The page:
Step 1: Define the Product (Property Productivity Analysis) • Building Design and Layout • Building size, materials and quality • Canopies • Signage • Storefronts and monument sign • Truck loading docks and circulation • Floor plan design and flexibility • Store size, width, depth, ceiling heights
Step 1: Define the Product (Property Productivity Analysis) • Tenant Mix and Marketing attributes • Anchor tenant(s) • complementary secondary (shop) stores • Consumer perceptions of the tenant quality • Overall shopping center image • Amenity features • theaters, recreational facilities, landscaping and/or waterscape features, food court
Step 1: Define the Product (Property Productivity Analysis) • Location Analysis • Key considerations • shoppers tend to move toward the dominant center • shoppers will tend not to go through (past) one center to get to another center offering the same shopping goods and services • visibility from the street is important • best location provides easiest access from the trade area
Step 1: Define the Product (Property Productivity Analysis) • Land Use and Linkages • current land use trends • age, condition and conformity in the neighborhood • linkages to demand • where to customers live and work • where to customers go for other purposes • i.e.: recreation, entertainment, public transportation • site linkages • curb cuts, turn lanes, raised street medians, transit stops
Step 1: Define the Product (Property Productivity Analysis) • City/Area Growth Patterns • direction of urban growth • rate of urban growth • use map to plot ages of neighborhoods to analyze growth trends • Factors that influence the direction of growth • man-made: major limited access highway • natural: rivers, mountains • political: municipal (district) boundaries
Step 1: Define the Product (Property Productivity Analysis) • Competitive Location Rating • What is the center’s current ability to attract customers? • What is the center’s ability to maintain its market share over time? • Use a rating matrix to help quantify the above questions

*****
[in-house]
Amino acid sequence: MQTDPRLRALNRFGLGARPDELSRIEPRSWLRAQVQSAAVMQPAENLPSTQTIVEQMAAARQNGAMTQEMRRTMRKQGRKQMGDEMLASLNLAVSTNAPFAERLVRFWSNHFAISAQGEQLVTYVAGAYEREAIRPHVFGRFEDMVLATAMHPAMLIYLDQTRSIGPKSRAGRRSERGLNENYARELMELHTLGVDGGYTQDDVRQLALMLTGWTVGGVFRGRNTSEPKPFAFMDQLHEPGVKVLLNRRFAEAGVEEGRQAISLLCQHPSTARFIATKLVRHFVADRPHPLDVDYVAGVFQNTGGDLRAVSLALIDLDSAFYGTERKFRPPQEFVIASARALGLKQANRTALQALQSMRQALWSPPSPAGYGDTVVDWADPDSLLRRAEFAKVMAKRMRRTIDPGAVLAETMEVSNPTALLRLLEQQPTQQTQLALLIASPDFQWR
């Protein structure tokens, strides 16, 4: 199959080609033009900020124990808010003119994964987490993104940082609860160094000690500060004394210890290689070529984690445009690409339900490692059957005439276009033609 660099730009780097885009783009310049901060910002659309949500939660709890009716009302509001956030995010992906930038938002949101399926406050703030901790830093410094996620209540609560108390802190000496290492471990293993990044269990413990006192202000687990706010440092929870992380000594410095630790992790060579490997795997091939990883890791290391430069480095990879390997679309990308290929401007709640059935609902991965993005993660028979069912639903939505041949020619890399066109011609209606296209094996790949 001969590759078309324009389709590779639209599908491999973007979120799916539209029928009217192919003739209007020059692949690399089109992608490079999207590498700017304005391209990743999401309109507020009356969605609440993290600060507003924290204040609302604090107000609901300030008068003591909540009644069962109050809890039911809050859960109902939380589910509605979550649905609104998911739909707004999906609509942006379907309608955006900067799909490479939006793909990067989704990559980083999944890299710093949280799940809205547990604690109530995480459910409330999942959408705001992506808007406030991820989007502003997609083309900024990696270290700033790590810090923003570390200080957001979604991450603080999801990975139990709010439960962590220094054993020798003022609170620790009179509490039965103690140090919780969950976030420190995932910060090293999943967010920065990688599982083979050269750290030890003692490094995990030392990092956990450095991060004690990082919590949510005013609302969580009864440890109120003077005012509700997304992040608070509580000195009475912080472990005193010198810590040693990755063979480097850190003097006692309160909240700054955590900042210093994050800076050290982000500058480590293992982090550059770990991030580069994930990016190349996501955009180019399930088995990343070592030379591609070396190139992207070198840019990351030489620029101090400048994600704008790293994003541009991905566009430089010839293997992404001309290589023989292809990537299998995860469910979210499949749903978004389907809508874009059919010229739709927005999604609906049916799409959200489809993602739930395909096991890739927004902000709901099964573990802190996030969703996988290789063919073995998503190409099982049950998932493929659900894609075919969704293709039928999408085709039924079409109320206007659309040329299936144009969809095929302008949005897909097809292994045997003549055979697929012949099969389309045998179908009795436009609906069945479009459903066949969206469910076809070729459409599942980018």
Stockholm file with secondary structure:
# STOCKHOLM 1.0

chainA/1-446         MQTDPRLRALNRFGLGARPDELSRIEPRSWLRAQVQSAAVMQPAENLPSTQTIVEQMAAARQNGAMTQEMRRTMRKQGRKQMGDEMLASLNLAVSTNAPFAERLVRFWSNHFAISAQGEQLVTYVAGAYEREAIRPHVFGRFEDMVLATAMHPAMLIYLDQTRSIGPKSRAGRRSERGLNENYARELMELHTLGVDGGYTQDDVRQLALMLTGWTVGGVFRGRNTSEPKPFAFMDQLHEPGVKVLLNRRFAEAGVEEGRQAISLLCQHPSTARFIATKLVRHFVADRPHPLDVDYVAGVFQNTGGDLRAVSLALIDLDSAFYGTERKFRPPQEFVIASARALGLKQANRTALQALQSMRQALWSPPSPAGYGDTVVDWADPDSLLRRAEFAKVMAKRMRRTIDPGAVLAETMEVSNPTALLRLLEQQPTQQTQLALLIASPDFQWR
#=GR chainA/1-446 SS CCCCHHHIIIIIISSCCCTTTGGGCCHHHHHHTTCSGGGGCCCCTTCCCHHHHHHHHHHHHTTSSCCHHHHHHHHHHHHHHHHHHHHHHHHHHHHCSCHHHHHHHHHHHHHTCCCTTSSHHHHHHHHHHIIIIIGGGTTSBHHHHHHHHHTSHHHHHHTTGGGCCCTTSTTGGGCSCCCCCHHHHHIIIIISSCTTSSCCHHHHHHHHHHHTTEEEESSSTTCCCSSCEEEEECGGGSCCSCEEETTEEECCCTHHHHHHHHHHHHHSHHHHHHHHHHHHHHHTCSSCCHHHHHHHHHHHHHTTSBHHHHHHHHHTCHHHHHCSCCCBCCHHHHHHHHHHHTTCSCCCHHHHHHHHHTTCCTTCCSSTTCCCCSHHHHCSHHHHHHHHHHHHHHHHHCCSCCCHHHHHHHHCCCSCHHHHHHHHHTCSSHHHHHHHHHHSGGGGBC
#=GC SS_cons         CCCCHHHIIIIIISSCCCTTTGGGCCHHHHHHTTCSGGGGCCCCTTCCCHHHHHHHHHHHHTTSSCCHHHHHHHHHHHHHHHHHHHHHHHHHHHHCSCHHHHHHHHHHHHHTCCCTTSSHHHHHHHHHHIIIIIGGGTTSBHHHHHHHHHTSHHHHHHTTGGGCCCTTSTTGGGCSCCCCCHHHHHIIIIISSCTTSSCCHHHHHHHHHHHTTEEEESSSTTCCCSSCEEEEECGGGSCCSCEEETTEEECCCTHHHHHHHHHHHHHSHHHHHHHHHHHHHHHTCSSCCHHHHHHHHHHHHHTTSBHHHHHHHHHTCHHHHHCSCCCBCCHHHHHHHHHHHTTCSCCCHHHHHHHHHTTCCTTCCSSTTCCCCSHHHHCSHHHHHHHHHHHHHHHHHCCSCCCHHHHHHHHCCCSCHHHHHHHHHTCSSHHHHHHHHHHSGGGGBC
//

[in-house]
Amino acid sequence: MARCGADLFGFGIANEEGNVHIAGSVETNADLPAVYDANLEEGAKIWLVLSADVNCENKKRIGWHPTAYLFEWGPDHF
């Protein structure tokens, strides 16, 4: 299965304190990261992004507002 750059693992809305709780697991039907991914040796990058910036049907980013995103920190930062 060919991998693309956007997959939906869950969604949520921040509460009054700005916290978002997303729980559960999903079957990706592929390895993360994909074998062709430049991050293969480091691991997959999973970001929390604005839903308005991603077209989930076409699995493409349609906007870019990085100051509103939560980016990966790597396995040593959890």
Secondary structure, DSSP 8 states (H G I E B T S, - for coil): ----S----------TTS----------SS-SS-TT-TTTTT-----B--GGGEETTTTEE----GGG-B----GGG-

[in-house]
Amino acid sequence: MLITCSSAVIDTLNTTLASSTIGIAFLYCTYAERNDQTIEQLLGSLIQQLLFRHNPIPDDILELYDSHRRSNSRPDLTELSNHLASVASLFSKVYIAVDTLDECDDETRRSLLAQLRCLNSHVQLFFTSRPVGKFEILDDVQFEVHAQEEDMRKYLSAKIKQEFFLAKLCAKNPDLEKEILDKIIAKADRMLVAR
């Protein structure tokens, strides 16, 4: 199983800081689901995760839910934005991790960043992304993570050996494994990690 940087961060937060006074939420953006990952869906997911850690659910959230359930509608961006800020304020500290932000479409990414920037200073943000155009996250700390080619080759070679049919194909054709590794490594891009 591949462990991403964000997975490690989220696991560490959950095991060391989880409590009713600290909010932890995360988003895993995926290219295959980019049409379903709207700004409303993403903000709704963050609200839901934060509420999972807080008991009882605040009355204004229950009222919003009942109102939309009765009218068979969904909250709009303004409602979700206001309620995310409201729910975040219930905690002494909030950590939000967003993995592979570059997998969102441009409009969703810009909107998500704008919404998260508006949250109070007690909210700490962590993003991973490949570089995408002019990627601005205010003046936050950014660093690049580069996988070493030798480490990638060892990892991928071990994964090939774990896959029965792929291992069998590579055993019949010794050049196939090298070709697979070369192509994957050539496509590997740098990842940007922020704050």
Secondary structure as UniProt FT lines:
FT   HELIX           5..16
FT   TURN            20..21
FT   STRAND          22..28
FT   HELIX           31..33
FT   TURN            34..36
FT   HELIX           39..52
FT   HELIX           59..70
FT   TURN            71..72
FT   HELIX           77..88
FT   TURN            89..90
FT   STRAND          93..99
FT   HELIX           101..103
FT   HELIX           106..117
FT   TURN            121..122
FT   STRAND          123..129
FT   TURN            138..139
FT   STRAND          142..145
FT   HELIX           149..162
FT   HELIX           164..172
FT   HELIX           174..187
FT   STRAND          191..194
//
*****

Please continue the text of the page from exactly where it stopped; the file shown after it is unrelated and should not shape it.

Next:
Step 2: Define users of the Property and Trade Area (Market Delineation) • Trade Area Circles • Identify the center type • regional, community, neighborhood • Identify neighborhood travel routes • Identify the location of the competition • Define the trade area in terms of • transportation systems • direction of community growth
Step 2: Define users of the Property and Trade Area (Market Delineation) • Define the trade area in terms of • Land Use and demographic factors • transportation systems • direction of community growth • Existing and projected patterns of residential development • Household purchasing power
Step 2: Define users of the Property and Trade Area (Market Delineation) • Gravitational models • Reilly’s law states that the attractiveness or ability of a center to attract customers is proportional to how big it is and how far it is from its competition. Distance has a greater impact than size.
Step 2: Define users of the Property and Trade Area (Market Delineation) • Gravitational models • The formula • TAB = T / (1 + Sa / Sb) • Where: • TAB = trade area boundary from Sb • T = Travel time between store A and Store B (could use distance instead) • Sa = Size of Store A (or retail cluster) • Sb = Size of Store B (or retail cluster)
Step 2: Define users of the Property and Trade Area (Market Delineation) • Customer Spotting • Obtained from survey data • Obtain customers home addresses • Spot on a map • Calculate Primary, Secondary, and Tertiary areas • Compare number of customers from each area • generally 65%, 25%, 10%
Step 2: Define users of the Property and Trade Area (Market Delineation) • Recap • A property can have more than one trade area • A trade area is defined for a specific land use at a specific location • Emphasis is on defining linkages • time - distances relationships • Trade areas are formed by urban growth patterns • Trade area analysis considers competition
So That’sMarket Analysis for Shopping Centers Are there any Questions? Wayne Foss, MBA, MAI, CRE, Fullerton, CA USA Email: email@example.com